Additional Academic Support:
Students should communicate directly with their professors and advisors to discuss the best sources of academic support for individual classes. Additional opportunities include:
Peer Learning Associates:
Experienced students may be assigned to many individual courses or departments to support student learning. These Peer Learning Associates are employed by the individual departments to help either with individual classes or the department as a whole.
Peer tutors to provide writing support across all disciplines. Ground Floor of Breidenbaugh Hall. Sunday - Thursday 4:00pm - 10:00 pm. Contact: Will Lane, email@example.com
Peer Research Mentors:
Experienced students across various disciplines who staff the Research Help Desk at Musselman Library. Research Help Desk Hours: Monday-Thursday: 9 am-5 pm & 6-10 pm, Friday: 9 am-3 pm, Sunday: 6-10 pm. Call: 717-337-6600. Text: 717-473-4532. Contact: firstname.lastname@example.org
Drop-in support for all levels of calculus-based courses in the Math department. Brogan Center for Quantitative Learning, Sunday- Thursday 7:30-9:30 pm. Contact: Catherine Frost, email@example.com
Policy on Class Attendance and Absence
The College recognizes that regular attendance at all classes is an essential part of its academic purpose and clearly is the responsibility of the individual student. Each student is accountable for all work missed because of absences from class, and instructors are under no obligation to make special arrangements for students who are absent from classes. Instructors must explain their individual or departmental attendance policy during the first class meeting and/or in their course outlines. Class absences will be dealt with on a case-by-case basis by the instructor of the course. There is no such thing as an “officially excused” absence from a class at Gettysburg College. If a student will miss class for any reason (for example, religious observances, college trips, family emergencies, or illness), students must discuss this absence with their instructor in advance whenever possible. The student will be ultimately responsible for making up any missed work; however, in some cases, it may not be possible to make up missed work. When students are seen in the Health Center, they are provided documentation of each appointment, and they can share this documentation with faculty if needed.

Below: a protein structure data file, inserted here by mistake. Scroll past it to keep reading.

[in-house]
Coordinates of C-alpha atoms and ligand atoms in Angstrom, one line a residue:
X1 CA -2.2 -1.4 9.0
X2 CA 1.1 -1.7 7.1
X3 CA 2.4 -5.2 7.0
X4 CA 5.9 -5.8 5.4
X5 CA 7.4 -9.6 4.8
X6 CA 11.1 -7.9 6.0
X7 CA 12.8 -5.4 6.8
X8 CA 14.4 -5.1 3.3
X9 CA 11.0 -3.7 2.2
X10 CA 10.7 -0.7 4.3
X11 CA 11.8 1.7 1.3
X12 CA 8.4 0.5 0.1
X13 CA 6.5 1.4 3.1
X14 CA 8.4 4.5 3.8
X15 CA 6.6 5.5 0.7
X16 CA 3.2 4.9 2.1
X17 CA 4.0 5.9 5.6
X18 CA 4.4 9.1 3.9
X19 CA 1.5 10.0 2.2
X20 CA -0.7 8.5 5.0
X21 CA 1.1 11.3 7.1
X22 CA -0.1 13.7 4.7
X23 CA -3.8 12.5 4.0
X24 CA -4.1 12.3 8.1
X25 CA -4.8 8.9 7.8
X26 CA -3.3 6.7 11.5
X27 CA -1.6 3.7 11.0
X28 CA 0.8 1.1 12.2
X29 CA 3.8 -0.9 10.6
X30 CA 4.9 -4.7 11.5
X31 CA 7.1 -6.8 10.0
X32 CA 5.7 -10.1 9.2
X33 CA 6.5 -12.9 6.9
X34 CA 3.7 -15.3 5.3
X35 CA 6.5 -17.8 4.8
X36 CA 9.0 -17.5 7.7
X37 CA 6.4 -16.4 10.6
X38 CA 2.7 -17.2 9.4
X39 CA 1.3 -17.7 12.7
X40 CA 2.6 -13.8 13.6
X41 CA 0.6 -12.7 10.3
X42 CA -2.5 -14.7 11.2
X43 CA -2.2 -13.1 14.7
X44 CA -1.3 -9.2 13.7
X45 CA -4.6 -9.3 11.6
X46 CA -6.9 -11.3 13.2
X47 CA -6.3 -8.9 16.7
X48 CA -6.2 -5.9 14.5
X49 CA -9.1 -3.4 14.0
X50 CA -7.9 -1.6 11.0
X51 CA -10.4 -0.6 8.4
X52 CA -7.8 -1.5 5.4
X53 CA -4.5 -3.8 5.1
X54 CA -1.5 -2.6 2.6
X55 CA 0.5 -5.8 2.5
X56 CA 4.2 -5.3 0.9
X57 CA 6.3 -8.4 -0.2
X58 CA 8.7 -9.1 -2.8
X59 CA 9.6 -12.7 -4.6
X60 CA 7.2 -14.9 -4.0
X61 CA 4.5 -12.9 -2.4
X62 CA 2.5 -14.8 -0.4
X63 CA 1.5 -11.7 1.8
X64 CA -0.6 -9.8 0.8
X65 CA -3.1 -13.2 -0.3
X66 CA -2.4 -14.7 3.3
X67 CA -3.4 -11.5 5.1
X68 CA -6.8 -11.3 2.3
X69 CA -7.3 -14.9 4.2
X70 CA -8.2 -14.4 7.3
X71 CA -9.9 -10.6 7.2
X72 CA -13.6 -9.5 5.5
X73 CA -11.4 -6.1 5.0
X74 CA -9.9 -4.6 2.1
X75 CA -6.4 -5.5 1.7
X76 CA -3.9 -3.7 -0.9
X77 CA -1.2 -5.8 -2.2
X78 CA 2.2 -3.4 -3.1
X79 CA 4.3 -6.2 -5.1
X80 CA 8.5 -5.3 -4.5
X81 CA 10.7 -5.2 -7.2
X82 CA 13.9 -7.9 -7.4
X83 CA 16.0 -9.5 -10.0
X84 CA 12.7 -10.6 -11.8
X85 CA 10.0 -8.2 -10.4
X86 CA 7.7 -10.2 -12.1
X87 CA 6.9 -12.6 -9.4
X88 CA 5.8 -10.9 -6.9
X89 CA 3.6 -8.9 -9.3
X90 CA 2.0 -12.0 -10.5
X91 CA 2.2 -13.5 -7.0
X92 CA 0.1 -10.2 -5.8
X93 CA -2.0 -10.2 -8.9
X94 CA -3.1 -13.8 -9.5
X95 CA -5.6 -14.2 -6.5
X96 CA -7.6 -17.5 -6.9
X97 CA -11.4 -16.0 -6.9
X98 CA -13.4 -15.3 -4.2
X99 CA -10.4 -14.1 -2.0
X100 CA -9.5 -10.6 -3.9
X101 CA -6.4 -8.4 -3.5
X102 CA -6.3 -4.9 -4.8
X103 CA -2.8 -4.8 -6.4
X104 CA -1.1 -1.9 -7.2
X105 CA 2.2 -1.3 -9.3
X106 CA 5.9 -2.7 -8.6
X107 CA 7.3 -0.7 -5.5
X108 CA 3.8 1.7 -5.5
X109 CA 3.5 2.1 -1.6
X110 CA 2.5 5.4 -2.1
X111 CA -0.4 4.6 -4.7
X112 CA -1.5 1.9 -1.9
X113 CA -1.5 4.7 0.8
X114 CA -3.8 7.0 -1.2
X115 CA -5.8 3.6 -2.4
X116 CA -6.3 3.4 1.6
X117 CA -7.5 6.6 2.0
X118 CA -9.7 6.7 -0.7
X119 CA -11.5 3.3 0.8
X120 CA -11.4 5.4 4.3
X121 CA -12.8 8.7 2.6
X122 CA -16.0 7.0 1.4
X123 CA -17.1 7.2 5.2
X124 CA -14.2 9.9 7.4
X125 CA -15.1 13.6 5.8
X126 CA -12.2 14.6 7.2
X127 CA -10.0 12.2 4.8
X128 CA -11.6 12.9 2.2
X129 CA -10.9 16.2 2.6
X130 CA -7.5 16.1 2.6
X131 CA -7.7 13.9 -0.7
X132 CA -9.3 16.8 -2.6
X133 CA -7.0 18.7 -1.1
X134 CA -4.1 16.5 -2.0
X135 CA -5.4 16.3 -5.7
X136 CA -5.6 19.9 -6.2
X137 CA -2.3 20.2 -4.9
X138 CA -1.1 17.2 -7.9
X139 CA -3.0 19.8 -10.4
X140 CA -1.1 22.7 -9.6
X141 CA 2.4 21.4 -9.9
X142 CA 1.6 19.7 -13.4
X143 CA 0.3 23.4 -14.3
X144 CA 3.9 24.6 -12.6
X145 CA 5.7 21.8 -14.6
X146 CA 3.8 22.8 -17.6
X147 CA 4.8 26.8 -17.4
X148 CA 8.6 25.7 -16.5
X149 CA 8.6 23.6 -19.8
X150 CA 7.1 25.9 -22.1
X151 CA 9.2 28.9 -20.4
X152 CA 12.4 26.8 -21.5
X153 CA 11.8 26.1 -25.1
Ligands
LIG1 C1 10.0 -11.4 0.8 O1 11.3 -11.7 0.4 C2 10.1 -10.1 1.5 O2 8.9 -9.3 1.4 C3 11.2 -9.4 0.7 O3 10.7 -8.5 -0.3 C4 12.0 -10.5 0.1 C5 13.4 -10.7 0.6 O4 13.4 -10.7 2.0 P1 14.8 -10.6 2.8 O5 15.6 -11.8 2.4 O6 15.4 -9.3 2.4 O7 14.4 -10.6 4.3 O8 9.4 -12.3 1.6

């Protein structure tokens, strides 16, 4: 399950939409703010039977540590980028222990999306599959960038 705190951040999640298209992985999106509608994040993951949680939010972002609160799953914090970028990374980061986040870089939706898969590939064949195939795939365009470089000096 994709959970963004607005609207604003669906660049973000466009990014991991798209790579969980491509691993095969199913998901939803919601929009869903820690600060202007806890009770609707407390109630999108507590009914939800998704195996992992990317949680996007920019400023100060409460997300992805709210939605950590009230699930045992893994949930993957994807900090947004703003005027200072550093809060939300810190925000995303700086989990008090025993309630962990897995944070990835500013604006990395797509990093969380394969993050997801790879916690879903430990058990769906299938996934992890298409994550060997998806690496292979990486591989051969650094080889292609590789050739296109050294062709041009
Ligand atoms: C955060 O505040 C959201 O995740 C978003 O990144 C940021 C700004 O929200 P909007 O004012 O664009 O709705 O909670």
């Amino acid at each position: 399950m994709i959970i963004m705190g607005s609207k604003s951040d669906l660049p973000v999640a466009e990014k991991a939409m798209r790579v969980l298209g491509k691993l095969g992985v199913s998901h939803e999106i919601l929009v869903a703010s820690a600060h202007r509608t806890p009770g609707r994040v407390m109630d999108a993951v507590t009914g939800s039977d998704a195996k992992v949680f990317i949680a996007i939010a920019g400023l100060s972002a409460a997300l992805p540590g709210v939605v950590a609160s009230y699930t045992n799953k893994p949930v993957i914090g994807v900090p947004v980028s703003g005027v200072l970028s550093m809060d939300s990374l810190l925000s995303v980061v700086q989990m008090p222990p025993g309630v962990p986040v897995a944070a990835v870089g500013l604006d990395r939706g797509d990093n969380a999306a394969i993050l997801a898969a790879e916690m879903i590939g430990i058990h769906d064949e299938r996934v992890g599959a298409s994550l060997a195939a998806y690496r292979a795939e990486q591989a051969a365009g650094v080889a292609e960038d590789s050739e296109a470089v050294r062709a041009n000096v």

If you must miss class, we encourage you to notify your professors as soon as possible with as much information as you can provide about the date of your anticipated absence, the reasons, and your plan for making up any missed work. Students should ask the professor to let them know if they have any questions about the absence or any instructions to give about making up the missed work. Students should include in any written or e-mail message their campus box number, telephone number, and e-mail address.
On occasion, even if absences are due to documented medical or emergency situations, students may miss so much class that they are not able to meet the goals of the course. In these cases, students may be advised to withdraw from the course.